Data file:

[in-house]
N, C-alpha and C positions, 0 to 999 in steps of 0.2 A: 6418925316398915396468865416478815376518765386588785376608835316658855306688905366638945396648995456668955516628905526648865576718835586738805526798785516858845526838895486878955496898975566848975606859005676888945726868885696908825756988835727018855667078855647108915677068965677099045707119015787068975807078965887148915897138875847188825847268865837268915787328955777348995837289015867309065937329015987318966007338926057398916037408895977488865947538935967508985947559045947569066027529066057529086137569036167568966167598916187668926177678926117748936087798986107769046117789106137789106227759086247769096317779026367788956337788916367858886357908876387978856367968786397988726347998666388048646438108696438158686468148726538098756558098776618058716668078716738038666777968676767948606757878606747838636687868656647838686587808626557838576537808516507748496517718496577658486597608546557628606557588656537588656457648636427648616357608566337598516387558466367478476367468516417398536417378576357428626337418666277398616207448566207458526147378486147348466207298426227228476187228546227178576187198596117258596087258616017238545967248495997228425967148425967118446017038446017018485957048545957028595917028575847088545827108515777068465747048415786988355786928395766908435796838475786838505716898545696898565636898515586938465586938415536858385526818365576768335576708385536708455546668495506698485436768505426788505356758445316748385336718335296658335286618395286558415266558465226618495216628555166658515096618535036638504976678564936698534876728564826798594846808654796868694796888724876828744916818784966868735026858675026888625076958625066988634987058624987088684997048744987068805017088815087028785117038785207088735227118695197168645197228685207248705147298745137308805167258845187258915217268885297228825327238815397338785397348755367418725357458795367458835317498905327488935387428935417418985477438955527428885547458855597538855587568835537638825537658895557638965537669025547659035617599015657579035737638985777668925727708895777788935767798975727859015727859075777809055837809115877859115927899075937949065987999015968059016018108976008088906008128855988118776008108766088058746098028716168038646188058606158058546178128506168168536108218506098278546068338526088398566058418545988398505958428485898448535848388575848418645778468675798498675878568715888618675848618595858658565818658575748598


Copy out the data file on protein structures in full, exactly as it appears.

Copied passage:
[in-house]
N, C-alpha and C positions, 0 to 999 in steps of 0.2 A: 6418925316398915396468865416478815376518765386588785376608835316658855306688905366638945396648995456668955516628905526648865576718835586738805526798785516858845526838895486878955496898975566848975606859005676888945726868885696908825756988835727018855667078855647108915677068965677099045707119015787068975807078965887148915897138875847188825847268865837268915787328955777348995837289015867309065937329015987318966007338926057398916037408895977488865947538935967508985947559045947569066027529066057529086137569036167568966167598916187668926177678926117748936087798986107769046117789106137789106227759086247769096317779026367788956337788916367858886357908876387978856367968786397988726347998666388048646438108696438158686468148726538098756558098776618058716668078716738038666777968676767948606757878606747838636687868656647838686587808626557838576537808516507748496517718496577658486597608546557628606557588656537588656457648636427648616357608566337598516387558466367478476367468516417398536417378576357428626337418666277398616207448566207458526147378486147348466207298426227228476187228546227178576187198596117258596087258616017238545967248495997228425967148425967118446017038446017018485957048545957028595917028575847088545827108515777068465747048415786988355786928395766908435796838475786838505716898545696898565636898515586938465586938415536858385526818365576768335576708385536708455546668495506698485436768505426788505356758445316748385336718335296658335286618395286558415266558465226618495216628555166658515096618535036638504976678564936698534876728564826798594846808654796868694796888724876828744916818784966868735026858675026888625076958625066988634987058624987088684997048744987068805017088815087028785117038785207088735227118695197168645197228685207248705147298745137308805167258845187258915217268885297228825327238815397338785397348755367418725357458795367458835317498905327488935387428935417418985477438955527428885547458855597538855587568835537638825537658895557638965537669025547659035617599015657579035737638985777668925727708895777788935767798975727859015727859075777809055837809115877859115927899075937949065987999015968059016018108976008088906008128855988118776008108766088058746098028716168038646188058606158058546178128506168168536108218506098278546068338526088398566058418545988398505958428485898448535848388575848418645778468675798498675878568715888618675848618595858658565818658575748598